Cycling Your Way to Greater Sales Productivity

By Kahn, William; Ahren, Martin | American Banker, March 5, 1998 | Go to article overview

Cycling Your Way to Greater Sales Productivity


Kahn, William, Ahren, Martin, American Banker


Data base marketing, touted as a sure-fire method of fattening banking's anemic share of its customers' wallets in the early to mid-'90s, is now viewed in some quarters as a failed initiative. A number of banks have spent lavishly to build a data-mining capability without, however, achieving improved cross-sales performance or a much-needed reduction in costs. True, these institutions have learned a good deal about customer characteristics. But they have been unable to translate this knowledge into higher profits. The knowledge is descriptive, not yet prescriptive.

But there is still hope of converting customer information into effective sales and cost-reduction programs. Those banks that would make a success of data base marketing must institutionalize a process that goes far beyond simple data-gathering. The process can be characterized as a continuous learning cycle. It encompasses the following eight steps: (1) capturing relevant data; (2) creating valid measures of customer value; (3) brainstorming value-enhancing strategies; (4) designing, via fractional factorial analysis, appropriate value propositions; (5) fielding or implementing these value propositions; (6) collecting data on the results of this field activity; (7) modeling the changes in expected customer value attributable to each value proposition; and (8) marrying every new customer to his or her optimal value proposition.

Step 1-the data-building phase-is necessary but by no means sufficient. It is the sine qua non of successful marketing, but still just the beginning of a long journey. The availability of good data will ideally provide timely notice of certain customer events-say, the receipt of an annual bonus. However, unless the institution can craft the right value proposition for the right bonus recipient, it will not succeed as an event- driven marketer. Acquiring this capability depends in turn on executing the other seven steps in the continuous learning cycle-and doing so day in and day out as a matter of corporate routine.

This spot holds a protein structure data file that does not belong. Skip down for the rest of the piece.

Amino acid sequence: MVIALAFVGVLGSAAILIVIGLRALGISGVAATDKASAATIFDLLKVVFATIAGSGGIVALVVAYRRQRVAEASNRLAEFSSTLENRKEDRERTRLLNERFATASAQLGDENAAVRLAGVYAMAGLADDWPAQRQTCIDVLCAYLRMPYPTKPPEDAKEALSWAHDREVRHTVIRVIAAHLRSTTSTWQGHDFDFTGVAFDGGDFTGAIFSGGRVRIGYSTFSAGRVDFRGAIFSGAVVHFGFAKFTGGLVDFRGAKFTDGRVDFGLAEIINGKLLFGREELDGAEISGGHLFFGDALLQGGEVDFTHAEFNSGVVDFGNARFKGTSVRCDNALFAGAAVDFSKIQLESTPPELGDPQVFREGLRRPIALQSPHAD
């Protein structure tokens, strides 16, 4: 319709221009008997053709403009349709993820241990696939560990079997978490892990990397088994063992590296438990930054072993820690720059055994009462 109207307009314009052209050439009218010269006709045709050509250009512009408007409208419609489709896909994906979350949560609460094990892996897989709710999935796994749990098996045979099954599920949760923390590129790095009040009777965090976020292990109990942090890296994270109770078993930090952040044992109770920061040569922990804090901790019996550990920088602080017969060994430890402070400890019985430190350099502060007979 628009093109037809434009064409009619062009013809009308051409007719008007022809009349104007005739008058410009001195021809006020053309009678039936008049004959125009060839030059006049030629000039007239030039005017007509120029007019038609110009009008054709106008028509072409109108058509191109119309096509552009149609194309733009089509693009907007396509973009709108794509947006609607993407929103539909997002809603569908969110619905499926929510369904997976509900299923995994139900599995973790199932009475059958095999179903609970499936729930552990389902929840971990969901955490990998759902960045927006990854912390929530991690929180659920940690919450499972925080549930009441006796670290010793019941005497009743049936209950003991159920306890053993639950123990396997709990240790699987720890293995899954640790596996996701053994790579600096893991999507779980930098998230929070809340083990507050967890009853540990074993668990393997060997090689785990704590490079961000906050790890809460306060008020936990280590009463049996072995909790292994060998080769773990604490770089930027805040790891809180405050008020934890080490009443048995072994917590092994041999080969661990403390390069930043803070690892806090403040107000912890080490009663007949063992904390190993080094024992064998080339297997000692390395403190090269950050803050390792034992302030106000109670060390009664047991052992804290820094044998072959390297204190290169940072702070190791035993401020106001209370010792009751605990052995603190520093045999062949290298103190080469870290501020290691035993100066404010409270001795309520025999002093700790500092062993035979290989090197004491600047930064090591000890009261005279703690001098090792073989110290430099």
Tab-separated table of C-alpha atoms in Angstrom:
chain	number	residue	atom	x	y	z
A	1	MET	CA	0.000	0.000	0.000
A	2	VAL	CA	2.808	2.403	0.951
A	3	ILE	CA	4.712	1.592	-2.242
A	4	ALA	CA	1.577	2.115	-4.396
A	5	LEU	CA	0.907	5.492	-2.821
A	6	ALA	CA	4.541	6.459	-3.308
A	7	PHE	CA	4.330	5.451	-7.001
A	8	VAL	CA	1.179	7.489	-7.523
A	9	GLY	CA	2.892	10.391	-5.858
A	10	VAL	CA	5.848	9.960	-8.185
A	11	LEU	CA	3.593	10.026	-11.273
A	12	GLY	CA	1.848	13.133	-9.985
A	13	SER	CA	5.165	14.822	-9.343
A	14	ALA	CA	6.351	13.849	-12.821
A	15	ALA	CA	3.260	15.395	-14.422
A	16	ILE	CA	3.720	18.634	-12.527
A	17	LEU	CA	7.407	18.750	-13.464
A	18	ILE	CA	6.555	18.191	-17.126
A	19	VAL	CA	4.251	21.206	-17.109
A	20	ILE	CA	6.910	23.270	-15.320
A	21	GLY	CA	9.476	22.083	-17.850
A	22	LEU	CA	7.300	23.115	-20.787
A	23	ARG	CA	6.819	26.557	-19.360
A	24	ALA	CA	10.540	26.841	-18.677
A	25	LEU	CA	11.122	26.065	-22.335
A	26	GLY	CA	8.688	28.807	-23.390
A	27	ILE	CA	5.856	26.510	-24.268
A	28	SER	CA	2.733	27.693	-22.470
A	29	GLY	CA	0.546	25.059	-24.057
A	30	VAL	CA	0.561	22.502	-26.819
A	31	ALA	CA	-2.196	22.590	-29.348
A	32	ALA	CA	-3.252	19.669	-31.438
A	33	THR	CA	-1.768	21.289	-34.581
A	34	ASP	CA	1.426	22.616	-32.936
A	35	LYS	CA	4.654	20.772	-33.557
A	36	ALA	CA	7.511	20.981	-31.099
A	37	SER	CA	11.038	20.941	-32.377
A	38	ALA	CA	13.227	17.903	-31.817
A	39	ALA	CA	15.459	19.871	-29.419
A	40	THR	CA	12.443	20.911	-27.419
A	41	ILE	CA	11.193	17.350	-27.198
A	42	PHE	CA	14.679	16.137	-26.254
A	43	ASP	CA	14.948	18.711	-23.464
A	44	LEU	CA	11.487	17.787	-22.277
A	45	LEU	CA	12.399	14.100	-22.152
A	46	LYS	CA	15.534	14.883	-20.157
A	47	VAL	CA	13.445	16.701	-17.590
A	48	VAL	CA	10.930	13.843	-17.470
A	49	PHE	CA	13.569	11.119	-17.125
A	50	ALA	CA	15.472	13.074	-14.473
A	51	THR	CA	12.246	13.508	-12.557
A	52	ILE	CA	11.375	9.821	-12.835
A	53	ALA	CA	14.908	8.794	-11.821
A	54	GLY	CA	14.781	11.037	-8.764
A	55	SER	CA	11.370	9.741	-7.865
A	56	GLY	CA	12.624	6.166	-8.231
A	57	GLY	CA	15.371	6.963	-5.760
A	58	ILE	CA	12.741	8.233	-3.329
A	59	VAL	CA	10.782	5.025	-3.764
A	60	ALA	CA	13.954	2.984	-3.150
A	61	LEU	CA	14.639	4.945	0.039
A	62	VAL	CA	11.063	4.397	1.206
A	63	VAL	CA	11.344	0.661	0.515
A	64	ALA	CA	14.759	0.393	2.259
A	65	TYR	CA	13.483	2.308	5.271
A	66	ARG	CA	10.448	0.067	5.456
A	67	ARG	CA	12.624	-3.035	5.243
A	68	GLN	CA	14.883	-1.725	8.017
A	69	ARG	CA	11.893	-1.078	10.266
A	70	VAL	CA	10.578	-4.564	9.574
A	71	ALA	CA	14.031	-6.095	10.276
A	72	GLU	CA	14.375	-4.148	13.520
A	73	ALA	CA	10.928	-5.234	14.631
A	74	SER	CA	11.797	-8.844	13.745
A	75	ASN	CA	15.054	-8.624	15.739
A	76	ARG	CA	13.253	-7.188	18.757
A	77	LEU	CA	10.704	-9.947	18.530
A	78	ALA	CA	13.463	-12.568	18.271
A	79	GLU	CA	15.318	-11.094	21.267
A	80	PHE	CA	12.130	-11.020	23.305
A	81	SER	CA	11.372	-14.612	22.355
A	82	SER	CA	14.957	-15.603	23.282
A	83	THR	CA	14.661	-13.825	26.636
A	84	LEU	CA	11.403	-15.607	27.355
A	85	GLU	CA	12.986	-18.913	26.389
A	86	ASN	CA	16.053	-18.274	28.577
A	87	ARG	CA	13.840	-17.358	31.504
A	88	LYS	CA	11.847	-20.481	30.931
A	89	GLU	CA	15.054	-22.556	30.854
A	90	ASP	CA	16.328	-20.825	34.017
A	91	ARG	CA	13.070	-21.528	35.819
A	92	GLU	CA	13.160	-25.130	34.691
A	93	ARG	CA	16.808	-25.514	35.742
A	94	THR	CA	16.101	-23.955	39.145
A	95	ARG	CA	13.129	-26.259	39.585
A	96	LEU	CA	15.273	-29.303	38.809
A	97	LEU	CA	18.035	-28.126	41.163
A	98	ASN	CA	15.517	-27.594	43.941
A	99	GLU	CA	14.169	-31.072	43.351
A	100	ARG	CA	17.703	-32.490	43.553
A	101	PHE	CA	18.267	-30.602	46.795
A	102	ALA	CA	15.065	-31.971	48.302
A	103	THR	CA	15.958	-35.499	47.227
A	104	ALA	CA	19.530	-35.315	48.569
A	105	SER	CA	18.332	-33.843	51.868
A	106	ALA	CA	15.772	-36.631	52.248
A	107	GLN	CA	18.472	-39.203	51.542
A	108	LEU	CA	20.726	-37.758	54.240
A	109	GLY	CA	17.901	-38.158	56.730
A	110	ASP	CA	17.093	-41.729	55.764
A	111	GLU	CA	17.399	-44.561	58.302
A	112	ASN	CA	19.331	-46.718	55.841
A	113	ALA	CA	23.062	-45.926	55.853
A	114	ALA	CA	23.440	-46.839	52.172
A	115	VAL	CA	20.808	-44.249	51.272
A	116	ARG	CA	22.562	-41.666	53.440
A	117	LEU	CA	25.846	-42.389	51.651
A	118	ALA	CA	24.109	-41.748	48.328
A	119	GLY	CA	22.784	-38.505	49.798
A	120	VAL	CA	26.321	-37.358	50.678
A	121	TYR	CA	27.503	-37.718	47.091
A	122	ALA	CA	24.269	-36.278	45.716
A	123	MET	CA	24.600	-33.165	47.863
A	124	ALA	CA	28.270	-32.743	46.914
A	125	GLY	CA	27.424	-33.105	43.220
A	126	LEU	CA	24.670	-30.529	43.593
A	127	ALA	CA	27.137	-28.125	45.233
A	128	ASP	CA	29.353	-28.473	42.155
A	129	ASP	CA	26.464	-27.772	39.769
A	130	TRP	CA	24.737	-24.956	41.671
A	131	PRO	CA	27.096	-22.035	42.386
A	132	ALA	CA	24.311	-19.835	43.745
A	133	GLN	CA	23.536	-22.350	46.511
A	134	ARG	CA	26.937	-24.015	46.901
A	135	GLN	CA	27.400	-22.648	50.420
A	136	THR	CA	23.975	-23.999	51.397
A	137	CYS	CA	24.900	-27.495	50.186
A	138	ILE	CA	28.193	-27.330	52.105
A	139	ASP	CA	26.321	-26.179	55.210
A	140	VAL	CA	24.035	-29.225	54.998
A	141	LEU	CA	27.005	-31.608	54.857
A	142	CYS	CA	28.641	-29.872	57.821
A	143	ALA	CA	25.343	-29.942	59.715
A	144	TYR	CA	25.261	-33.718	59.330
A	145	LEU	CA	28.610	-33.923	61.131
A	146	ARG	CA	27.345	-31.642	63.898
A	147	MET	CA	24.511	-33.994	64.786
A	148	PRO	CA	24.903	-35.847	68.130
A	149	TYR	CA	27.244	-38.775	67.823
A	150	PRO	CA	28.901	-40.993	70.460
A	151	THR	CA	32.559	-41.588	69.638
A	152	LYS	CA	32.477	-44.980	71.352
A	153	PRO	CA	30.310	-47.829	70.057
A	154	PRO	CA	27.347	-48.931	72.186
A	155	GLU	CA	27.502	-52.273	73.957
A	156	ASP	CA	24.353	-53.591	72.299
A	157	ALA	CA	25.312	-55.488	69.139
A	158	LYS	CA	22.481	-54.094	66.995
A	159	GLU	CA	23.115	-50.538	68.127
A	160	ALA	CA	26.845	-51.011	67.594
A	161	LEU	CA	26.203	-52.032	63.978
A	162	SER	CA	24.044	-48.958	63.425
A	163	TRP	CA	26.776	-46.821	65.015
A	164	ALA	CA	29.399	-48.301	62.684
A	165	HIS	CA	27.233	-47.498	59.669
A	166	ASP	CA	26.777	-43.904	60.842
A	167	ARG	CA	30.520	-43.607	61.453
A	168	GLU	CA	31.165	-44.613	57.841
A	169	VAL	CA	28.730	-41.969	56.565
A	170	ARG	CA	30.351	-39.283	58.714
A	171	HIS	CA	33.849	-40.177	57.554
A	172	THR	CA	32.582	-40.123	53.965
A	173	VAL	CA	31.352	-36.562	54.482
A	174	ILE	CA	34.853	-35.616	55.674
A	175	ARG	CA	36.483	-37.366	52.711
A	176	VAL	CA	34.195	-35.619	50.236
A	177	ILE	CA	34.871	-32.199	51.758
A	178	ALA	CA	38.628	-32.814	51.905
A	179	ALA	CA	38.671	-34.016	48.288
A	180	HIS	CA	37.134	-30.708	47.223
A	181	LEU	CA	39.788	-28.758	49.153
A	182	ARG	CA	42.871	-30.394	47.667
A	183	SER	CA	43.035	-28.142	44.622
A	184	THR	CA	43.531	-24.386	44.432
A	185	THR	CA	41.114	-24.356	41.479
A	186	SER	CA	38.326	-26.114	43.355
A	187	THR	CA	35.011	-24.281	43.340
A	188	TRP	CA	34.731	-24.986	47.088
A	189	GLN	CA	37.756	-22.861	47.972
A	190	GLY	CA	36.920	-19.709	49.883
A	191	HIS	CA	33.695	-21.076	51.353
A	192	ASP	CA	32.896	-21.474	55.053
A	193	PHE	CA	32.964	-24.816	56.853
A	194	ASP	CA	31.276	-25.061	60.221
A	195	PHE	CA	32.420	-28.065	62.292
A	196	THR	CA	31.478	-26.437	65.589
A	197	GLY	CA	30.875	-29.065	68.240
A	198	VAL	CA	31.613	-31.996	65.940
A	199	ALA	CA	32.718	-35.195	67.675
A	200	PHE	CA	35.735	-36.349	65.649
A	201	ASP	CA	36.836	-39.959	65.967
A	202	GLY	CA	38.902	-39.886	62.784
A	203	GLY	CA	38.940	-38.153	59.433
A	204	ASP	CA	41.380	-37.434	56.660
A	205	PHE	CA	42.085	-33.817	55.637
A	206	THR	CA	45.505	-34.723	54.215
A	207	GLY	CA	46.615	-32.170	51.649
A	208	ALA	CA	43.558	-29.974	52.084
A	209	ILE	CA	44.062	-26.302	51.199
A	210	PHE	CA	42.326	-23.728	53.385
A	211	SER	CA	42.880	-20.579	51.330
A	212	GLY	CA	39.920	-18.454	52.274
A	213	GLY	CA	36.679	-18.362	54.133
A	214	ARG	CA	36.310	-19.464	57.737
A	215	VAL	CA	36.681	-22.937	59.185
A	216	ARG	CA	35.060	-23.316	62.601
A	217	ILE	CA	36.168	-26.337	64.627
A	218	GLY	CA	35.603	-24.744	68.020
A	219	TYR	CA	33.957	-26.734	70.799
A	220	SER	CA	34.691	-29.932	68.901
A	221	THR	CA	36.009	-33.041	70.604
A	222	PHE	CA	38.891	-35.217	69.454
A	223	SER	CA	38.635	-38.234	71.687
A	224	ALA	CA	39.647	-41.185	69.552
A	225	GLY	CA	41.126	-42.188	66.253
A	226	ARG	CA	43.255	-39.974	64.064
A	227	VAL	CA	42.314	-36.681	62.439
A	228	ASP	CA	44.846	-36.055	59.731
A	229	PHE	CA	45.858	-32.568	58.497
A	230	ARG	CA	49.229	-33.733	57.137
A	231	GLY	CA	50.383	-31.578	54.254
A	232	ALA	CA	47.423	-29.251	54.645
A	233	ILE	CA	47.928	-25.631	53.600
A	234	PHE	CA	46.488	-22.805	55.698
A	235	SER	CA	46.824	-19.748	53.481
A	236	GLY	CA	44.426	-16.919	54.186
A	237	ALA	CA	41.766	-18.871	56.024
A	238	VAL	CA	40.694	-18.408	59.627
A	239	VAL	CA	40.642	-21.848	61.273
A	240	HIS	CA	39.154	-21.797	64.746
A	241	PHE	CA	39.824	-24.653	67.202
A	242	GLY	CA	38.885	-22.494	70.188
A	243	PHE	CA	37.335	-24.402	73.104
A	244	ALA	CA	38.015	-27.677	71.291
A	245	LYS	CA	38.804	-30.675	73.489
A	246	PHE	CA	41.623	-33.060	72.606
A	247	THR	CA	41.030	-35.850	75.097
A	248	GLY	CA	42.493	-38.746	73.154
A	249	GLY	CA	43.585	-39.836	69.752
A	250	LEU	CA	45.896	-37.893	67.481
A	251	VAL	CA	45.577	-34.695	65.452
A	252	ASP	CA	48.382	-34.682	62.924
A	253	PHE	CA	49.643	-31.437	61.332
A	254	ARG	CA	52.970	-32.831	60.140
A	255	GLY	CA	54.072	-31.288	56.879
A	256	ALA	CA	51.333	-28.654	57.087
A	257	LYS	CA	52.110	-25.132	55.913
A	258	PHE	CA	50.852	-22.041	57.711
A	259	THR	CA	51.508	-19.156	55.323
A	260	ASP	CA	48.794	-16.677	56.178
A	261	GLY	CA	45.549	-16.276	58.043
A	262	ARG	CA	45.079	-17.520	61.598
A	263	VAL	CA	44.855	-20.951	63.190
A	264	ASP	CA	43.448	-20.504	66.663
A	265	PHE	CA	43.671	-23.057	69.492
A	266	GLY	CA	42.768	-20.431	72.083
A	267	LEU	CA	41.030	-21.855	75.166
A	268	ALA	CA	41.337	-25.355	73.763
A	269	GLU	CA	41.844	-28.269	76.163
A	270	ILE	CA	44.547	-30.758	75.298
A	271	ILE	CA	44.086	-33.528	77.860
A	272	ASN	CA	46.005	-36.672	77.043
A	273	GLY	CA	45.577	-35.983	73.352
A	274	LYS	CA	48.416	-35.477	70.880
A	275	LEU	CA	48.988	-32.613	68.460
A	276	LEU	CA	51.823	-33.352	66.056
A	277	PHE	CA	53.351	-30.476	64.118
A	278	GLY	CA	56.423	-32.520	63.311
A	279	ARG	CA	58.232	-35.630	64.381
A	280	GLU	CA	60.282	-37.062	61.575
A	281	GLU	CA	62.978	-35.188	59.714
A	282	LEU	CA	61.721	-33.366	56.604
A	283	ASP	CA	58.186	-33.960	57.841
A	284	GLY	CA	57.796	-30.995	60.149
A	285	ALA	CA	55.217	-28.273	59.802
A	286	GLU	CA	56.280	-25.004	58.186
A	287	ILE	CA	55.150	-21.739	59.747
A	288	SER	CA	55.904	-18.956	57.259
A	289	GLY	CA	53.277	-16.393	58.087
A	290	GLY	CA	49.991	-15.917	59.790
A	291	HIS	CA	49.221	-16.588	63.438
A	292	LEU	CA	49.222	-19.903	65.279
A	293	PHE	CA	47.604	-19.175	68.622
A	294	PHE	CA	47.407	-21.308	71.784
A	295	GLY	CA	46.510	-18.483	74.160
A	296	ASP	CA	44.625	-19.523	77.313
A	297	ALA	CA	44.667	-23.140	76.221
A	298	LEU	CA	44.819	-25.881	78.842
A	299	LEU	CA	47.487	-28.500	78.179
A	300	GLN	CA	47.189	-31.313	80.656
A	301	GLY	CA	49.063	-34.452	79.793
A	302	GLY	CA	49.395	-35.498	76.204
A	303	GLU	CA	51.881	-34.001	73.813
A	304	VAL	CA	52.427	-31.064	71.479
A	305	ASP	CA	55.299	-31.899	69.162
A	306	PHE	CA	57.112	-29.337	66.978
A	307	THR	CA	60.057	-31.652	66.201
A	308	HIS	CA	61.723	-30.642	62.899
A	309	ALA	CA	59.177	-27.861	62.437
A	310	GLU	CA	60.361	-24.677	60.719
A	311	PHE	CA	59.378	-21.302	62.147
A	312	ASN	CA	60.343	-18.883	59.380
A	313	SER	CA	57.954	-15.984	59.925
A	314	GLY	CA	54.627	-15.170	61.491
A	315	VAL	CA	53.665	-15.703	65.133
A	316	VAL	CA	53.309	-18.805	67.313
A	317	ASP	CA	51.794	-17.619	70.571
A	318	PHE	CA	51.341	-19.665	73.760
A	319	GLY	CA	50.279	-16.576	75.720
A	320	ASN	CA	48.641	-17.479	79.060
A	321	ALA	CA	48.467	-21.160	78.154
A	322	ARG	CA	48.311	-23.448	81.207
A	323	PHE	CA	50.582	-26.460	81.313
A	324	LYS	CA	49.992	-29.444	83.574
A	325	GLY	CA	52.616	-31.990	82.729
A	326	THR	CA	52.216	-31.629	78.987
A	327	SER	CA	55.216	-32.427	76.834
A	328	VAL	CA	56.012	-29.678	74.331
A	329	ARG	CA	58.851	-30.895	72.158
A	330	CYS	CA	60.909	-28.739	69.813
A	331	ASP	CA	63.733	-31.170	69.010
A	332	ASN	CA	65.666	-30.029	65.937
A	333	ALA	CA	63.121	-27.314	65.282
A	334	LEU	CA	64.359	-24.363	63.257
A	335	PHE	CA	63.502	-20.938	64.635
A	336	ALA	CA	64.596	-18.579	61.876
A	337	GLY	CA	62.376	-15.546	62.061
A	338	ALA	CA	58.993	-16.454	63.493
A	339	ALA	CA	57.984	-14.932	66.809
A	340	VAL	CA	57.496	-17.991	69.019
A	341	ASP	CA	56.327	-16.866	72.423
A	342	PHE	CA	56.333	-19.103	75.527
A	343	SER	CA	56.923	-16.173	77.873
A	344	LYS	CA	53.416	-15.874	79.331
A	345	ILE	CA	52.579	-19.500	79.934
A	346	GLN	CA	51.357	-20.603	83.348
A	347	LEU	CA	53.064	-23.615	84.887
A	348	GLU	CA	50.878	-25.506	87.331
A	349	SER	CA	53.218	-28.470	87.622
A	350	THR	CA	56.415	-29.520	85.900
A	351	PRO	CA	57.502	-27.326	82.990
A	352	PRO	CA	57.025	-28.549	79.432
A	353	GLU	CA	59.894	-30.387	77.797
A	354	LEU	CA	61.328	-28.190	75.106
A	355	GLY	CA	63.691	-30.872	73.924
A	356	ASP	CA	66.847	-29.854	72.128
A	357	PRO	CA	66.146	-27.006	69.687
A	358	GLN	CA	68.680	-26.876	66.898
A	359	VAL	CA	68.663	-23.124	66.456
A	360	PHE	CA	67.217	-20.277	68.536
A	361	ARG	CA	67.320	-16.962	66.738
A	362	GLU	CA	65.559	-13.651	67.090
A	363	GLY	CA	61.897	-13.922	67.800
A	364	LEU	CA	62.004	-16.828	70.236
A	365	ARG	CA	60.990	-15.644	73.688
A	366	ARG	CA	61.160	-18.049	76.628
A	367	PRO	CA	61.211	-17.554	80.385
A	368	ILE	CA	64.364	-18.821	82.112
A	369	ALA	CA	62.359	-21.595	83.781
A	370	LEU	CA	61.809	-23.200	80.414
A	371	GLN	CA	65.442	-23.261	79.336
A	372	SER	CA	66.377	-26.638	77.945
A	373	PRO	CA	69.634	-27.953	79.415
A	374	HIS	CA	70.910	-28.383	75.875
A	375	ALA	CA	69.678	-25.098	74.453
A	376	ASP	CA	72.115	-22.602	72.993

Step 2 in the journey is the creation of valid measures of customer lifetime value. A bank is nothing more than a collection of customer cash flows, and the institution must be able to estimate, at any given time, the magnitude and duration of future flows and the resulting worth of each customer relationship to the shareholder.

Substituting customer contribution for lifetime value is convenient but not really adequate. Contribution is an accounting concept, while value is a financial term that serves as the raw material for stock price determination. The contribution of a typical mortgagor to the bank is negative in the first few years of the life of the mortgage (because of the high cost of loan origination), but the expected lifetime value of that same mortgagor, the more important measure, is usually strongly positive.

Many institutions have trouble measuring expected value. One problem, which also bedevils the accurate assessment of contribution, is the inability to assign realistic costs. In part, this is because of the dearth of valid transaction data. In equal part, however, it is traceable to methodological confusions about whether to allocate fully-loaded or marginal costs. Another difficulty, one peculiar to valuation analysis, stems from lack of clarity as to the rate to be used in discounting future cash flows. A surprisingly large number of financial institutions employ multiple discount rates instead of selecting that single rate which reflects what the shareholder can earn on other investments of comparable risk. (It is useful, indeed essential, to regard each customer as a kind of capital project in which the bank is investing its equity.)

Furnished with good data and valuation assessments, a bank can transition to Step 3, the brainstorming phase of the learning cycle. Here the marketer seeks to increase customer value by manipulating, either singly or in combination, the levers of revenue, expense, customer risk, and customer longevity. …

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